Emily Jane Bronte

pseudonym - Ellis Bell

Picture courtesy:
Mike's Pad
Mike's restoration of the original picture

And if I pray, the only prayer
That moves my lips for me
Is, "Leave the heart that now I bear,
And give me liberty!"

by Emily Bronte "The Old Stoic"


Emily Jane Brontė was born 30 July 1818, fifth child of the Reverend Patrick Bronte and Maria Brontė. Maria died when Emily was only three. Said to be the brightest, most intense, and most difficult of the Brontes. Emily was raised in a strict Anglican home by her clergyman father and a religious aunt after her mother and two eldest siblings died. The Bronte's had five daughters, and a son, Branwell.

In 1824 Emily and Charlotte join their older sisters, Elizabeth and Maria, at the infamous Clergy Daughters' School at Cowan Bridge, Lancashire, which is depicted in Jane Eyre, where they had the run of their father's books, and were thus nurtured on the Bible, Homer, Virgil, Shakespeare, Milton, Byron, Sir Walter Scott and many others.

She briefly attended school with her elder sister Charlotte, but spent most of her formative years at home in Yorkshire. To escape their unhappy childhood, Anne, Emily, Charlotte and their brother Branwell created imaginary worlds. With her sister Anne, to whom she was particularly close, Emily created a fantasy land inspired by the reading of works such as Arabian Nights. She was a silent and reserved person, without close friends.

In 1835 Emily attended school at Roe Head, but suffered from homesickness and returned after a few months to the moorland scenery of home. In 1837 she became a governess at Law Hill, near Halifax, where she spent six months. To facilitate their plan to keep a school for girls, Emily and Charlotte Brontė went in 1842 to Brussels to learn foreign languages and school management. Emily returned on the same year to Haworth, where she stayed for the rest of her brief life.

Today remembered chiefly as the author of the eighteenth-century romance Wuthering Heights (1847), set in her native Yorkshire. Emily's novel did not gain the immediate success that Charlotte's Jane Eyre did, but it has attained later fame as one of the most intense novels written in the English language. She wrote nearly two hundred poems.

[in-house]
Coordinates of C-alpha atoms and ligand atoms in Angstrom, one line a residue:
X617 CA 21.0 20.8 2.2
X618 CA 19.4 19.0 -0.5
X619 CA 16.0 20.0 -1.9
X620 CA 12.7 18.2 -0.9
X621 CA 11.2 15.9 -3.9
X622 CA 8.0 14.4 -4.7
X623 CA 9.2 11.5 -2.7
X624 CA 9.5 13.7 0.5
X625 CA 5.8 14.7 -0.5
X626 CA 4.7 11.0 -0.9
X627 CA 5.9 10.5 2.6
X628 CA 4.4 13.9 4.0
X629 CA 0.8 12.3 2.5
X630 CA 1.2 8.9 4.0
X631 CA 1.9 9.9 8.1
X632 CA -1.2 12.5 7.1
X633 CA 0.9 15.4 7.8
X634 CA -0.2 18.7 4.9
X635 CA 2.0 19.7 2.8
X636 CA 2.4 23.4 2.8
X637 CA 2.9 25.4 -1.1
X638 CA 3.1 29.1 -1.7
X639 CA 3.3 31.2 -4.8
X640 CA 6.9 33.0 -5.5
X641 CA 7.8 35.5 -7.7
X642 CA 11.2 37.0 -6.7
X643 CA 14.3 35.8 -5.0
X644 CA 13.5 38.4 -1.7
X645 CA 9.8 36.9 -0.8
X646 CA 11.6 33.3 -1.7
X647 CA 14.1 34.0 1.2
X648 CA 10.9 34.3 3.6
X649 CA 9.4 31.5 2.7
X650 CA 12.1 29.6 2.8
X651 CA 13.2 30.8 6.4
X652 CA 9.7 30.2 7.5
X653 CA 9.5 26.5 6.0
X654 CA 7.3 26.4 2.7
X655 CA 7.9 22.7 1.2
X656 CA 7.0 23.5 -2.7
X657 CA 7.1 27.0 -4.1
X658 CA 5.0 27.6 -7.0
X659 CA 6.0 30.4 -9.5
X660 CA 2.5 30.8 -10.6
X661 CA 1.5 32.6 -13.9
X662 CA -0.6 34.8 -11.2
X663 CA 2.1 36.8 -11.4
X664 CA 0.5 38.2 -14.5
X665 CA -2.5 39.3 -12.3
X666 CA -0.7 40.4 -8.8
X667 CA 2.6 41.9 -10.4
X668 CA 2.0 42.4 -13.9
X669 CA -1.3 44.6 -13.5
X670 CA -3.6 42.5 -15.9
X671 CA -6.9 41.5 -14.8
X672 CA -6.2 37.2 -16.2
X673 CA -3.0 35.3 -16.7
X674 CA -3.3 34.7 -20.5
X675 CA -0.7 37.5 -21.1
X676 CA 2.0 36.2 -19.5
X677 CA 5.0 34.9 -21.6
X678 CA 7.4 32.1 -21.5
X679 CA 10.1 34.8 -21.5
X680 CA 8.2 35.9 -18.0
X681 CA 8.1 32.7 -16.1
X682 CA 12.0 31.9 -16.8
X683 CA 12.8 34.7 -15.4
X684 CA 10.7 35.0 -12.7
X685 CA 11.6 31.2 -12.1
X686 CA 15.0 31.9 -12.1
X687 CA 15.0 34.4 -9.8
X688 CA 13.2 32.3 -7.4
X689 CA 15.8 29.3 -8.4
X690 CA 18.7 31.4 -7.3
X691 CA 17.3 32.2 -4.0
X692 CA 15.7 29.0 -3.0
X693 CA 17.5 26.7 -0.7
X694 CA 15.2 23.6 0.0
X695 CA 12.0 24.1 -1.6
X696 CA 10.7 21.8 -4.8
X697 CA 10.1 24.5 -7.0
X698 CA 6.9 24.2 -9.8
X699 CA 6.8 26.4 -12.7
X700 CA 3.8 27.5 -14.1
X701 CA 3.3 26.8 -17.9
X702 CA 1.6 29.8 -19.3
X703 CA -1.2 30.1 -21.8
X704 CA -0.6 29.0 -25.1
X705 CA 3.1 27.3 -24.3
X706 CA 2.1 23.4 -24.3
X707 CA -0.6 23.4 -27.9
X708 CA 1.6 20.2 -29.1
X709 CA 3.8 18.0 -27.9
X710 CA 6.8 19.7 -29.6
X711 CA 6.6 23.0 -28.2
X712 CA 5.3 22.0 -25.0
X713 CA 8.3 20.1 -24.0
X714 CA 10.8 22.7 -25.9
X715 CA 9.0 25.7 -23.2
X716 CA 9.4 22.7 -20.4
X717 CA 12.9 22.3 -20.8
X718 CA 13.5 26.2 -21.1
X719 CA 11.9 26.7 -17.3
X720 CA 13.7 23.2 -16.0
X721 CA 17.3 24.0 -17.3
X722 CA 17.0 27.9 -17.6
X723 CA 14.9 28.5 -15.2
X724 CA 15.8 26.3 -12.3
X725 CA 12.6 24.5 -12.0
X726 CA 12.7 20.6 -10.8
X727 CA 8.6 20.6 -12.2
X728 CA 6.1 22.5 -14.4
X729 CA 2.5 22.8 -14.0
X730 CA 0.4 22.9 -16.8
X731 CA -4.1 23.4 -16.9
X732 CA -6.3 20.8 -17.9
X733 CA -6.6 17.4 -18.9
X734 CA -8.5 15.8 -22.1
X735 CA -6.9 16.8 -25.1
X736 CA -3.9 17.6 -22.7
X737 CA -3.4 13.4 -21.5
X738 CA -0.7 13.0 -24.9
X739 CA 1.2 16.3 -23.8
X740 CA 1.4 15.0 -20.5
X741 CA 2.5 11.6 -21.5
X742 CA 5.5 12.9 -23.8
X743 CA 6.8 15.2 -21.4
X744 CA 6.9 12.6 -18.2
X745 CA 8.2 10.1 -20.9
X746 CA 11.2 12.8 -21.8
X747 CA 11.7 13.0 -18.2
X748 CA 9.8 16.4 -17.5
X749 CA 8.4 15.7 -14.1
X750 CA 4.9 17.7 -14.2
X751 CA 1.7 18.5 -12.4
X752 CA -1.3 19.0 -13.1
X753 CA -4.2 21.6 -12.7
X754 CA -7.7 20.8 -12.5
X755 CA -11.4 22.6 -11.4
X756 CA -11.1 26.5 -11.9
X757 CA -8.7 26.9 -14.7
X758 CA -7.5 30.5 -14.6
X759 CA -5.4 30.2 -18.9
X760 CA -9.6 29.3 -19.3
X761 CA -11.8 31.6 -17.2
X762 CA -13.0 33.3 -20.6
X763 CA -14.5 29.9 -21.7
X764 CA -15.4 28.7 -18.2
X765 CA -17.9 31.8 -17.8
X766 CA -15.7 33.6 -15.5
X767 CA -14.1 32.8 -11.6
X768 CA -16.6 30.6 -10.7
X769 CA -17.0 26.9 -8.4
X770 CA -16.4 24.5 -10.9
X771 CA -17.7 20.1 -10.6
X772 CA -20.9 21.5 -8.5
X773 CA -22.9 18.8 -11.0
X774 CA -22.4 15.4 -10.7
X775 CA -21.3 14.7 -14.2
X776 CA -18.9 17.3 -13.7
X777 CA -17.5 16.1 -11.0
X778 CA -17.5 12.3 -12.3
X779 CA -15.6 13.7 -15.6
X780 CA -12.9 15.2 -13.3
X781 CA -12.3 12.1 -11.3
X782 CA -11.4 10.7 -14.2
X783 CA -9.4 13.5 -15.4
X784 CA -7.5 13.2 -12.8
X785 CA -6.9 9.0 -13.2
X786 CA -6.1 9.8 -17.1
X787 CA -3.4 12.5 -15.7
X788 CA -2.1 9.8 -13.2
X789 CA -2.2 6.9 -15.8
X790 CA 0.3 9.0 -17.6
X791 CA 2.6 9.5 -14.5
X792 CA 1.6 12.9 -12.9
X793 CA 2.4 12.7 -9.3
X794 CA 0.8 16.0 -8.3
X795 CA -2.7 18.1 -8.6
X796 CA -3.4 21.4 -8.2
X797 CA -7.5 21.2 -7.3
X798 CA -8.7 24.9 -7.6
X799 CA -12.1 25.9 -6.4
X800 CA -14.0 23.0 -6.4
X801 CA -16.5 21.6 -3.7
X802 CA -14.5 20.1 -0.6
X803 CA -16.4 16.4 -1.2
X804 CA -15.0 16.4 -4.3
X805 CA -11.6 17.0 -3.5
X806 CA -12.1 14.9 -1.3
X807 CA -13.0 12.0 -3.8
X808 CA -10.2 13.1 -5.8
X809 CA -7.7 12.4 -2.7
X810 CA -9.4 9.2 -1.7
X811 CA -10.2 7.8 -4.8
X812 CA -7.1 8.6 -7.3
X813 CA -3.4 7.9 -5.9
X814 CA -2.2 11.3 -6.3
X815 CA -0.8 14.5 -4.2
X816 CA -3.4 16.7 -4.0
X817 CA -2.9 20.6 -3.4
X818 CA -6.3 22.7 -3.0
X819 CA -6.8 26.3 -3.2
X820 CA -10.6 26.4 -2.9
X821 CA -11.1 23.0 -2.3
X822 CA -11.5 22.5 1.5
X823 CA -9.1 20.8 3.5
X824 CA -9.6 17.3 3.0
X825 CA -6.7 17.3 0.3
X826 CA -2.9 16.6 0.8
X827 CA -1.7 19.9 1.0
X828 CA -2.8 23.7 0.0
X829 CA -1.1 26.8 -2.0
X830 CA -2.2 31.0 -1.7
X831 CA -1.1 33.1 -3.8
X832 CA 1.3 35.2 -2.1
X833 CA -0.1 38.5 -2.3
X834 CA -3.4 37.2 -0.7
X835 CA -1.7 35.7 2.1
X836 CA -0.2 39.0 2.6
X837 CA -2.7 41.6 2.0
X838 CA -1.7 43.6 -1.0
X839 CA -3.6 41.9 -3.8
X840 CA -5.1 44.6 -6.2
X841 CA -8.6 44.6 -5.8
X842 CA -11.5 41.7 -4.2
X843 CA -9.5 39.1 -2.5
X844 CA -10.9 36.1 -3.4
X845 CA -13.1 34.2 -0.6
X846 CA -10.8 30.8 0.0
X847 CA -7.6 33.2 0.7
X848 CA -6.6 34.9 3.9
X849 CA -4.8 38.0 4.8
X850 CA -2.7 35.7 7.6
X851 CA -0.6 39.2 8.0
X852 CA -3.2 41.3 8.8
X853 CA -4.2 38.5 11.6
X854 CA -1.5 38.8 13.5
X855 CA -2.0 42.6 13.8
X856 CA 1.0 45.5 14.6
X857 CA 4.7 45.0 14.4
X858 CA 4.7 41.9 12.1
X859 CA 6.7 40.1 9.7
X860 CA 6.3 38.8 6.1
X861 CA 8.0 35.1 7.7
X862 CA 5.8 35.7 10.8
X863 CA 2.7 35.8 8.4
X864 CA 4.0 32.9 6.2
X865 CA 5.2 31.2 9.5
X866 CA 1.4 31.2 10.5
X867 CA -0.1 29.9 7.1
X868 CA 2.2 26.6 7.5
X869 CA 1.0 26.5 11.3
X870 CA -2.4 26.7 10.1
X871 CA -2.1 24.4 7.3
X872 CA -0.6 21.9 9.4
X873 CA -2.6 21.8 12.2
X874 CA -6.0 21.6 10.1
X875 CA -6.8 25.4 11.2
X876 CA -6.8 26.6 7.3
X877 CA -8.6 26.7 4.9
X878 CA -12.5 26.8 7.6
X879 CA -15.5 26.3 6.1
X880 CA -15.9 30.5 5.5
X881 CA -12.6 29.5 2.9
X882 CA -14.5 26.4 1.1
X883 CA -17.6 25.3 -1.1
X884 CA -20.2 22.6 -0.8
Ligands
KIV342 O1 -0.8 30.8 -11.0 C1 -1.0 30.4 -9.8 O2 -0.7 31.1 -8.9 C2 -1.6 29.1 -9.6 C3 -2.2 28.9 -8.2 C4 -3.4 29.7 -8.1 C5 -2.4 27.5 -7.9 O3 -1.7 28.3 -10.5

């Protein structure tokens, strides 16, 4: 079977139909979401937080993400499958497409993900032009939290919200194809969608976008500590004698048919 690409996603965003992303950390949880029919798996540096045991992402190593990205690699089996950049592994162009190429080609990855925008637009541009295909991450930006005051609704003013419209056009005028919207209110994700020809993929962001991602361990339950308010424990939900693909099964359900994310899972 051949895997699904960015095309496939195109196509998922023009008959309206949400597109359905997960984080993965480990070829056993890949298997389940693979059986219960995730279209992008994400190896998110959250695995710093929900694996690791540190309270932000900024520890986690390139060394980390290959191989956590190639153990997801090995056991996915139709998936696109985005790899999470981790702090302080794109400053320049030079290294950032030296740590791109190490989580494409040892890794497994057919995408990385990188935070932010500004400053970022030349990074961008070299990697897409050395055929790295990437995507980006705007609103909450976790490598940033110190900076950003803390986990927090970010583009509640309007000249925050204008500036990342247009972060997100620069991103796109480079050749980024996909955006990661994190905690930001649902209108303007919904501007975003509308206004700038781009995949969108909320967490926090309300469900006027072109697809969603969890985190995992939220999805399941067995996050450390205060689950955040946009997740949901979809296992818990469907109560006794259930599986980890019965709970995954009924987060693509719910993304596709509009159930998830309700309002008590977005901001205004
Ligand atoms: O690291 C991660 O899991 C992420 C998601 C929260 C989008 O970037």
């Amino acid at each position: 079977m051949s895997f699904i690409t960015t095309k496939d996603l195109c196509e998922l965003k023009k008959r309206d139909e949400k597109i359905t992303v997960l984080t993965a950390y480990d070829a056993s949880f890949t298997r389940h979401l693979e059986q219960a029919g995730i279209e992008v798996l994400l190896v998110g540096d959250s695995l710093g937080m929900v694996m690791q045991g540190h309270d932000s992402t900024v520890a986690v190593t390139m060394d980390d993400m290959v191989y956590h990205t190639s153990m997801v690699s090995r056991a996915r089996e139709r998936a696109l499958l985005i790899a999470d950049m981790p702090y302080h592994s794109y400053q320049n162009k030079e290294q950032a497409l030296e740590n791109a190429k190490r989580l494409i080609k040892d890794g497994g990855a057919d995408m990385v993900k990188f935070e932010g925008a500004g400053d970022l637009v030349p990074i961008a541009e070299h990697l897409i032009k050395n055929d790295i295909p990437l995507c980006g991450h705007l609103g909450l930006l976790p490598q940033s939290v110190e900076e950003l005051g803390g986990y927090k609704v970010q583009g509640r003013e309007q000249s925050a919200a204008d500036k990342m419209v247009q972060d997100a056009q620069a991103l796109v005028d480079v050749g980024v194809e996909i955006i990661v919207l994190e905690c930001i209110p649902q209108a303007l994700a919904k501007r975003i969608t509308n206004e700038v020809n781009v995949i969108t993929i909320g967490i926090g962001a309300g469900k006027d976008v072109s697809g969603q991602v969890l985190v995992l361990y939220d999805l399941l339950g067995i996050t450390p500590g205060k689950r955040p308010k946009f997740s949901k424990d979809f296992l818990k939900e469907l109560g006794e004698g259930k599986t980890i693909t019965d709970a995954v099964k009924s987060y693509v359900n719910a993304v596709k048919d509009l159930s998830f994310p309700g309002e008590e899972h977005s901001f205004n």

After three years of excessive indulgence in alcohol and drugs, Branwell, Emily's brother, dies on September 24. Emily takes ill (caught a cold that deteriorated into tuberculosis) at his funeral, refuses all medical aid, died on December 19, 1848 at the age of 30. She is buried beside her brother, mother, and other sisters at Haworth parsonage. (Anne died the following year, and in 1855, Charlotte died during her pregnancy).

How Clear She Shines
The Old Stoic
Plead for Me


To view more of Emily Bronte poems:
Famous Poets and Poems


Some more of his poems includes:

Anticipation, At Castle Wood, A Day Dream, A Death-Scene, Encouragement, Faith And Despondency, Honour's Martyr, Hope, Last Words, A Little While, A Little While, Loud Without The Wind Was Roaring, Love And Friendship, My Comforter, No Coward Soul Is Mine, Oh, For the Time When I Shall Sleep, The Philosopher, The Prisoner, Self-Interrogation, Shall Earth No More Inspire Thee, Song, Speak, God of Visions, Stanza, Stars, Sympathy, The Bluebell, The Elder's Rebuke, The Lady To Her Guitar, The Night-wind, The Philosopher, The Prisoner, The Two Children, The Visionary, The Wanderer From The Fold, To Imagination, Warning And Reply


[Poet's Corner Index]


Reference, Research and Source Information

The History Channel
Net Poets

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